The Bulgarian Mountains are known as the walker's paradise! Thousands of kilometres of waymarked trails join a network of well maintained mountain huts and settlements, offering access to remote and beautiful alpine terrain. Ancient mountain villages, spectacular granite peaks, soft green slopes, cool forests carrying the aroma of herbs and wild fruit, quick-flowing rivers and crystal-clear blue lakes, mineral springs and bioreserves, rare plants and animals and an intact old world culture are some of the treasures of mountainous Bulgaria...
The Rila Mountains are the highest Mountains in Bulgaria and on the whole Balkan peninsula with mount Musala - 2925 m a.s.l. They occupy the prestigious 6-th place in the European "classification", preceded by Caucasus, the Alps, Sierra Nevada, the Pyrenees and the Etna volcano. The climate of Rila is determined by its geographical situation, on the border between the continental and the transitional Mediterranean climate. The lowest average monthly temperature was recorded during February on the mount of Musala - minus 11.6C...
The Pirin Mountains are comparable to the Swiss Alps and the most beautiful in Bulgaria. It is the second highest after the Rila Mountains (in Bulgaria) and the third in the Balkan Peninsula (mount Vihren 2914 m a.s.l.). Pirin is situated in the southwestern part of the Rila-Rodopi mountain range. Pirin has the typical climate of a mountain but with a well-expressed Mediterranean influence, mainly through the valleys of Strouma and Mesta rivers. This is why Pirin is the mountain with the greatest number of sunny days throughout the year.
The Balkan Mountains ("Stara planina") are the longest (550 km) and the biggest of all Mountains in Bulgaria. Its range extends throughout the entire length of the country - from the Bulgarian border of Serbia to the Black Sea coast. The highest peak is Mount Botev (2376 m a.s.l.). Stara planina is the most foggy and windy of all Bulgarian Mountains. Average temperature values around the Mount Botev are January average minus 8.9C; July average +7.9C and an annual average of minus 0.7C. Rainfalls are at their maximum at May and June.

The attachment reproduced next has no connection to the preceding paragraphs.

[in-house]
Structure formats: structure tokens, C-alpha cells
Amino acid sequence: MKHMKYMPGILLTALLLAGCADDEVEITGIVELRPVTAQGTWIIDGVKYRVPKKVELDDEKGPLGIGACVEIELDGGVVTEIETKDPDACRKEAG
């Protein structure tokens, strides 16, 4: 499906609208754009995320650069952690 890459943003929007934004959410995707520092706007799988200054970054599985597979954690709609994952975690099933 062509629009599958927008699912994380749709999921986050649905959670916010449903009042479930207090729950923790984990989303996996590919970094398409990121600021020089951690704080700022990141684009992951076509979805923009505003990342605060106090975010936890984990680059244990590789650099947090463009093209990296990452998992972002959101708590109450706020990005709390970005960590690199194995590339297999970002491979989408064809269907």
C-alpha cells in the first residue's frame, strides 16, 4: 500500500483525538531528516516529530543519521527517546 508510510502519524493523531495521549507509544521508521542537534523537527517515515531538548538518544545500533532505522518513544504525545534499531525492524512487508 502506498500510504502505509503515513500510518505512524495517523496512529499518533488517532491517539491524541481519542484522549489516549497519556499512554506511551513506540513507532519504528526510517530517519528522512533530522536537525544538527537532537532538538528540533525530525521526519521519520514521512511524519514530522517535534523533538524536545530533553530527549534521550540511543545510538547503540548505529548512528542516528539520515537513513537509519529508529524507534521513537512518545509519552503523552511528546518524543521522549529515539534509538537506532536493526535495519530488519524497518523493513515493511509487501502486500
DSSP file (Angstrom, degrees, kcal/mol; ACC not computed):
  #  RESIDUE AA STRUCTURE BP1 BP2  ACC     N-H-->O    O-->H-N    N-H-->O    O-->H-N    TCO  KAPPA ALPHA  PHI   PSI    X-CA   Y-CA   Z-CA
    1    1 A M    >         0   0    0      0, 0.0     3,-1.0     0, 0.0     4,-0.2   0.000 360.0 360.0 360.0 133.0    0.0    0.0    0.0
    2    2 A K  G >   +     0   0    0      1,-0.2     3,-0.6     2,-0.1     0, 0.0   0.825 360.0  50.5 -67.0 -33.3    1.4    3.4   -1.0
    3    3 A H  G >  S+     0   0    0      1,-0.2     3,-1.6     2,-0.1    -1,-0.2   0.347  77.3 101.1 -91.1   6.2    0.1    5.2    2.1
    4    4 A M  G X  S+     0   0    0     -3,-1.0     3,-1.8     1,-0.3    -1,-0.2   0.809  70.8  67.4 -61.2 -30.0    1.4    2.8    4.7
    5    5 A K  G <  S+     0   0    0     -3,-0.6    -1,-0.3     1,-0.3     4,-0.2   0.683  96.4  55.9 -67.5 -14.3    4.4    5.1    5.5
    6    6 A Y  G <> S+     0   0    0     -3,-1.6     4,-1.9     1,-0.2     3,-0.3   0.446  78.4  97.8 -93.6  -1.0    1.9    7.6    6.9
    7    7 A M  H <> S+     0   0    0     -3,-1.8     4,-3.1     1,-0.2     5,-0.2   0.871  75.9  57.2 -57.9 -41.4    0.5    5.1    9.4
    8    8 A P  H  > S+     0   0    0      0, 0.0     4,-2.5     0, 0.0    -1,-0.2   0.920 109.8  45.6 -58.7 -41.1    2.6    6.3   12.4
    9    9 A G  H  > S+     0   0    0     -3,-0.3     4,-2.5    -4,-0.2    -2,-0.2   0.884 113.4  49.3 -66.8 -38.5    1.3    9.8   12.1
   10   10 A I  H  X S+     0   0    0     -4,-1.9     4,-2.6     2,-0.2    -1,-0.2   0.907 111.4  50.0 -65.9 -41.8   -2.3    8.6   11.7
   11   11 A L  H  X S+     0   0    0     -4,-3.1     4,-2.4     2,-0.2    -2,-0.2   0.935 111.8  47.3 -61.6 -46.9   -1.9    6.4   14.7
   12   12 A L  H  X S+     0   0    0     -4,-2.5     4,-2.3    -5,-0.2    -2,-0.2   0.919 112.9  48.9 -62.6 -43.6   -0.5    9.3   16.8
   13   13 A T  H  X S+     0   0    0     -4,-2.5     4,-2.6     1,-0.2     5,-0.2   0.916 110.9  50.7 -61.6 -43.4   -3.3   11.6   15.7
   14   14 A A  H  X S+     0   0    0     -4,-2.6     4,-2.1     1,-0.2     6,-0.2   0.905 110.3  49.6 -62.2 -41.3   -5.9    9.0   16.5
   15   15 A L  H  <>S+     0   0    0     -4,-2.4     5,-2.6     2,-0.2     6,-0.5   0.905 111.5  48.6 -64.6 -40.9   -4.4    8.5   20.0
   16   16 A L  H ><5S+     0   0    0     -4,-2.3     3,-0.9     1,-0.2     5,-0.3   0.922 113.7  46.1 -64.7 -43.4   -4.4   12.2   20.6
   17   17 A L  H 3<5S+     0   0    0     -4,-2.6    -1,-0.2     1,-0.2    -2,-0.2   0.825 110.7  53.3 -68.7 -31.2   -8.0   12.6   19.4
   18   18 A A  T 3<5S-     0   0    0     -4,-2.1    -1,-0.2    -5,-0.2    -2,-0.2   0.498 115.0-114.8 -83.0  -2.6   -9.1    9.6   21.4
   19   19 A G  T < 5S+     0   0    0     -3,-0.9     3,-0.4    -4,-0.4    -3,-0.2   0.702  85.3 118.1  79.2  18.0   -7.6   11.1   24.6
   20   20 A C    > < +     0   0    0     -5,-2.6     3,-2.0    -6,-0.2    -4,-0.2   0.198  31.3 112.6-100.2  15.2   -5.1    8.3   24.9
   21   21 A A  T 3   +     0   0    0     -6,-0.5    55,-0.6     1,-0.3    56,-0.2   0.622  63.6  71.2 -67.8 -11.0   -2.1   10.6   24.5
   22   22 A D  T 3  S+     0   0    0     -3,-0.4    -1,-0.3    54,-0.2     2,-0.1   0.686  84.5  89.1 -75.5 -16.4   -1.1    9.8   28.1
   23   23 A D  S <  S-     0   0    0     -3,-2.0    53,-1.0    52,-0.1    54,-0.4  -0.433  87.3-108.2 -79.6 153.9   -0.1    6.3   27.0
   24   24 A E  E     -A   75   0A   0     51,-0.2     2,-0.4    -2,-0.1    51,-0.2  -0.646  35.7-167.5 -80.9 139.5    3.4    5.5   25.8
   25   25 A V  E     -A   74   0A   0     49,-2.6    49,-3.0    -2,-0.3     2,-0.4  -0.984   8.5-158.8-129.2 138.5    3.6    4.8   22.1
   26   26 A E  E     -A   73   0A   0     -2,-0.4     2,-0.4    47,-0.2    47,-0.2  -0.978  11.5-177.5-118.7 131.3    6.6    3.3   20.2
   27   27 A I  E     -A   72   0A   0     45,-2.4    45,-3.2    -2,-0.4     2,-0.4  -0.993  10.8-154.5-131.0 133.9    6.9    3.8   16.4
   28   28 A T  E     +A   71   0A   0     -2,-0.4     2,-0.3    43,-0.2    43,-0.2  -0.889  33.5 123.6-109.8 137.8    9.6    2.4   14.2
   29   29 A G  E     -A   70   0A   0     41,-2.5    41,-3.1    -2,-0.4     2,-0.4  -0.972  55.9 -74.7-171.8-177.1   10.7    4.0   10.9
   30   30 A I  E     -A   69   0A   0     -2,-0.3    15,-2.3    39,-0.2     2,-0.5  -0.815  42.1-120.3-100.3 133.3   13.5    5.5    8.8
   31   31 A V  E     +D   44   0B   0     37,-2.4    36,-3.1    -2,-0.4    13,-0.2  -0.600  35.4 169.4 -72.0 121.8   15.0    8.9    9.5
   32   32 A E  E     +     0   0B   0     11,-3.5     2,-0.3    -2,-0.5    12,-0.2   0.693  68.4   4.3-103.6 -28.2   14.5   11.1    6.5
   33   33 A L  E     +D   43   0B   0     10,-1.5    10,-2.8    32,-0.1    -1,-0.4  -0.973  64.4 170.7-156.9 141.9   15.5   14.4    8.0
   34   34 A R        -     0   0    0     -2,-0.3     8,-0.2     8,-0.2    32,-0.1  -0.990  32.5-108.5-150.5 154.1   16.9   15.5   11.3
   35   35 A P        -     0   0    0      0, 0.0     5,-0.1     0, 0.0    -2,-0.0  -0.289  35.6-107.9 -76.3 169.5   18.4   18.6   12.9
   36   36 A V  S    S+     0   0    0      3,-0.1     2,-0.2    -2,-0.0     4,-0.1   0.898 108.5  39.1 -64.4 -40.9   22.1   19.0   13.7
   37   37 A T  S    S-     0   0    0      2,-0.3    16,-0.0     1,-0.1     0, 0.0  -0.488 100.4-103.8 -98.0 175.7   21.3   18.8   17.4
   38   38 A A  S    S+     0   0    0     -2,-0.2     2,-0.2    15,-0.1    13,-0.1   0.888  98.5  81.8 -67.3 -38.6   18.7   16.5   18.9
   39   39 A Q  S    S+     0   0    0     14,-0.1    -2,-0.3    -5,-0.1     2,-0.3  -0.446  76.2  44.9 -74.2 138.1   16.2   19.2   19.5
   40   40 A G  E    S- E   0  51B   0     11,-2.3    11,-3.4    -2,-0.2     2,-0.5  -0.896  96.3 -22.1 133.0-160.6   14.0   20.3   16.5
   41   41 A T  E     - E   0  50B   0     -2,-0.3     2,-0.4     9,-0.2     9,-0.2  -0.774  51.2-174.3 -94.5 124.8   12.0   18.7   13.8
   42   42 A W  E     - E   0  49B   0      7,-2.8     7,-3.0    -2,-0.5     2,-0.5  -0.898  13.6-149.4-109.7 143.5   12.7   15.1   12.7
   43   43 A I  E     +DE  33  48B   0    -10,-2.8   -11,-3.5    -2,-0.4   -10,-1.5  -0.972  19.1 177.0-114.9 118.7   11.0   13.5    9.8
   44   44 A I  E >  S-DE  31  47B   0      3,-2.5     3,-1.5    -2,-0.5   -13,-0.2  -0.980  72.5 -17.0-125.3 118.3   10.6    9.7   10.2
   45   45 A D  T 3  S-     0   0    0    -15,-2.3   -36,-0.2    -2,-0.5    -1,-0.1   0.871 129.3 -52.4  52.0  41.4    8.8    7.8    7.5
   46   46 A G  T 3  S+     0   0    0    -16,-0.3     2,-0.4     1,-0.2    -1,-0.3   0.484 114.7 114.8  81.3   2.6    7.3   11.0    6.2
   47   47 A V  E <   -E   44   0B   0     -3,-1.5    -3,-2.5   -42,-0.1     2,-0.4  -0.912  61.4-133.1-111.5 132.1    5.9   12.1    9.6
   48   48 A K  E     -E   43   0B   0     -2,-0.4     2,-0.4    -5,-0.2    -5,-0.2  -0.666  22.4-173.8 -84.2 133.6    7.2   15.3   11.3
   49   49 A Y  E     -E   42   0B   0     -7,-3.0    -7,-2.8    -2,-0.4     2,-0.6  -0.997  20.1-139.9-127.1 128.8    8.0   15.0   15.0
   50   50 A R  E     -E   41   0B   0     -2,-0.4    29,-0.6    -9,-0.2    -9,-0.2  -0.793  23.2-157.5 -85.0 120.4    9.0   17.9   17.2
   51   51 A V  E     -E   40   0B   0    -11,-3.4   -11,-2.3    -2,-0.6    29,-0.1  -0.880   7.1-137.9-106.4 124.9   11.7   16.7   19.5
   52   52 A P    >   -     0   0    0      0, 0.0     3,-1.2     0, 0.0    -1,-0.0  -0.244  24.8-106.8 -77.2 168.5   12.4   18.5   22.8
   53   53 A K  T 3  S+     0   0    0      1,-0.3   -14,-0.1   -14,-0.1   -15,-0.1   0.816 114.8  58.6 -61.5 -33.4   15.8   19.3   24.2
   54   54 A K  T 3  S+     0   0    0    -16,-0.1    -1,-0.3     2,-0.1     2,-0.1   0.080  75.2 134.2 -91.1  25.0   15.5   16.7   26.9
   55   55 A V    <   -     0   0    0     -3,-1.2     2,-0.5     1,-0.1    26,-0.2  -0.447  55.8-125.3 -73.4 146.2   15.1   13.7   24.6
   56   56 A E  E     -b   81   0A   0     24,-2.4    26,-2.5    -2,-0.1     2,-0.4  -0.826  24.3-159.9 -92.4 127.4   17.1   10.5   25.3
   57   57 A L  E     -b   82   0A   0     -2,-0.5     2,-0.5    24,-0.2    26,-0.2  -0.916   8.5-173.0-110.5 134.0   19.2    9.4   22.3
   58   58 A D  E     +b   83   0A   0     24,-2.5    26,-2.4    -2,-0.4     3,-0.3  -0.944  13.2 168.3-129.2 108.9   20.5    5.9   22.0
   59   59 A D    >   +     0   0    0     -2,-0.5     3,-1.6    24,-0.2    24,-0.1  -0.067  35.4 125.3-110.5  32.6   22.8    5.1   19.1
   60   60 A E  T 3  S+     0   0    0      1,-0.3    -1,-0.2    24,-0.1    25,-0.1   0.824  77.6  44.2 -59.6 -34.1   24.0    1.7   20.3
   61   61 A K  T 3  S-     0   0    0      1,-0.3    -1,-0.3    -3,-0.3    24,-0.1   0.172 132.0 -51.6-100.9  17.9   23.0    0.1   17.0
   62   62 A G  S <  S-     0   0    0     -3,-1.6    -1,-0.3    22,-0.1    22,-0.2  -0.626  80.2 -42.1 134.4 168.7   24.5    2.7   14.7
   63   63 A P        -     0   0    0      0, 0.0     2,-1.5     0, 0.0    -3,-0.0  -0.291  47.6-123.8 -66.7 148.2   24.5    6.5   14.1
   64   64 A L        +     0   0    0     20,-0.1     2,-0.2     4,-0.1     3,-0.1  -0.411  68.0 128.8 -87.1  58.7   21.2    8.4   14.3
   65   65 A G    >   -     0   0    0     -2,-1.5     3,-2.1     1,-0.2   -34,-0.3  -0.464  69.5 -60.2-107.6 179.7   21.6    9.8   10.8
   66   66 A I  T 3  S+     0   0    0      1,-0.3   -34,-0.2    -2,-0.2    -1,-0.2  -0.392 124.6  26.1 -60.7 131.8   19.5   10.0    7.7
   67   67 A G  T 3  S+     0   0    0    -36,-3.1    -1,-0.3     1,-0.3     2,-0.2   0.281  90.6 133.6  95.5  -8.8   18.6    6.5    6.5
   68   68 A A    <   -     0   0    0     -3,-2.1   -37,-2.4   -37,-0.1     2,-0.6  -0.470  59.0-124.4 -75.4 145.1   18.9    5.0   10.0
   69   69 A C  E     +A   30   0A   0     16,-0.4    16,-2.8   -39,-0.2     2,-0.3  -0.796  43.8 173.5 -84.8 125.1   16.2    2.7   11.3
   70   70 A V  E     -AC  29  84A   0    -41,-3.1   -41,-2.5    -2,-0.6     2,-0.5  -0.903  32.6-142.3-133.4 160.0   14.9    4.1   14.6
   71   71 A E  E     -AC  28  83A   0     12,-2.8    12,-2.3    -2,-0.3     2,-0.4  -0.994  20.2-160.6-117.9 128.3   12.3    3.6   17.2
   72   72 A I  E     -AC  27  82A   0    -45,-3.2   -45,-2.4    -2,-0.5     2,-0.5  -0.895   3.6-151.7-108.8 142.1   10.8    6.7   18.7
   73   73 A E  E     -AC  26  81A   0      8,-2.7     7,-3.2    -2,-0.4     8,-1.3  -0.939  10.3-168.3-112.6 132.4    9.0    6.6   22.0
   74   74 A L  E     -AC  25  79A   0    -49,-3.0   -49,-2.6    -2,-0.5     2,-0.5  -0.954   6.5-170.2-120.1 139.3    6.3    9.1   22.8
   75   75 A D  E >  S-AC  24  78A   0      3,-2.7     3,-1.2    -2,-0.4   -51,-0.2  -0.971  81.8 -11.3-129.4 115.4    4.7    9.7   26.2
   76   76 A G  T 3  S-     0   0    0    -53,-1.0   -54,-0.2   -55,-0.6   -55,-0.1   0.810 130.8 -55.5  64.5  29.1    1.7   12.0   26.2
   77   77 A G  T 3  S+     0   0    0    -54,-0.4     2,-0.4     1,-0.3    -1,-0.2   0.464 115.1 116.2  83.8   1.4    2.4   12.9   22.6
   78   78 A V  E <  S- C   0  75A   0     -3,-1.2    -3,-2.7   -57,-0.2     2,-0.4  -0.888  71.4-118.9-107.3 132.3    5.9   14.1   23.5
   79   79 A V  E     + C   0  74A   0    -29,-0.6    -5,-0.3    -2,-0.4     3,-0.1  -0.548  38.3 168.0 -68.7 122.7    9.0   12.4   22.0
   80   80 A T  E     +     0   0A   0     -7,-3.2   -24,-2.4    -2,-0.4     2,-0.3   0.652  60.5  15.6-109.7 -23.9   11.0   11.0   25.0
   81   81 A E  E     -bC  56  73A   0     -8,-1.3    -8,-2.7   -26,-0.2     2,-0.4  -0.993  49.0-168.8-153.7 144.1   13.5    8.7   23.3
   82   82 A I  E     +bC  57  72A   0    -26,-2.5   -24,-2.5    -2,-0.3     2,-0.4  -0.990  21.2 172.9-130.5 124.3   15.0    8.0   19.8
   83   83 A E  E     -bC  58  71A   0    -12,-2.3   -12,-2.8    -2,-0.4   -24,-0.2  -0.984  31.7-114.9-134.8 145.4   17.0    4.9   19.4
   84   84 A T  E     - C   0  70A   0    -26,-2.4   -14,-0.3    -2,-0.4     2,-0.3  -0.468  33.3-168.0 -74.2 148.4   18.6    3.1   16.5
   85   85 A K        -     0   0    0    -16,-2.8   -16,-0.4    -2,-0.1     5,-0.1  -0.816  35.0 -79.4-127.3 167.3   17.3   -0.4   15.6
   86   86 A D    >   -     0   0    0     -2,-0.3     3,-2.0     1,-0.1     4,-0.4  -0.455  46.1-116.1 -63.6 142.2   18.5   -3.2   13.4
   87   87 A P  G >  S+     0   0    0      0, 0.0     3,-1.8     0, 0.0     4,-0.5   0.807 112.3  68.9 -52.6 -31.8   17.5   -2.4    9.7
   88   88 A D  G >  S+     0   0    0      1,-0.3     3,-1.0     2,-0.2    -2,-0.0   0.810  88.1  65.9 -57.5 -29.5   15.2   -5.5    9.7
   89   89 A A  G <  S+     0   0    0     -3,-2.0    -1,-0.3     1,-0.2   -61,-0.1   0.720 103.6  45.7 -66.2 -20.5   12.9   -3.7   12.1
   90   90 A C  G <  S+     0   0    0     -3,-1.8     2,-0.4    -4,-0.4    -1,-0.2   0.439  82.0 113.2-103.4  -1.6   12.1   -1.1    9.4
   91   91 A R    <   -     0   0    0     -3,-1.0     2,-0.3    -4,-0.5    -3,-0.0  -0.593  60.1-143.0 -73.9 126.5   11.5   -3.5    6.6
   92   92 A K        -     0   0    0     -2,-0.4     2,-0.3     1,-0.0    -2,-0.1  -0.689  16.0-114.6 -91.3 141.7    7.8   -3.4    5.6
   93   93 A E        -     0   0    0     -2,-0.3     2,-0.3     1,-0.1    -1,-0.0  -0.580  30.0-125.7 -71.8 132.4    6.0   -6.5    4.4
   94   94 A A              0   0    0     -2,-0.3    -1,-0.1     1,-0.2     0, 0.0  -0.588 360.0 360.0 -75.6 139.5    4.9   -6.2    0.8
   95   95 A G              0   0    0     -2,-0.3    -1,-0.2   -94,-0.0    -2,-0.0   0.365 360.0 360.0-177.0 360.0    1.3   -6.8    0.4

83% of the territory of the Rodopi Mountains is in Bulgaria while the remaining is in Greece. It is located in the most southern part of the country. With its highest peak - Golyam Perelik (2191 m a.s.l.) it occupies the 7-th place among the Bulgarian Mountains. The Rodopi Mountains are some of the oldest Mountains in Bulgaria. Very interesting are the Karst areas with their deep river gorges, large caves and specific sculptured forms - Trigrad Gorge, the caves Devil's Throat, Uhlovitsa, Yagodinska, the Miraculous Bridges
Many of the routes in the Bulgarian mountains have been marked in order to help the orientation of the tourists and to secure their walking during bad weather conditions. The waymarks are essential during some parts of the self-guided (or the so called "inn to inn") walking holidays in Bulgaria but also they could be of use during the escorted (guided) hiking tours especially during bad weather conditions.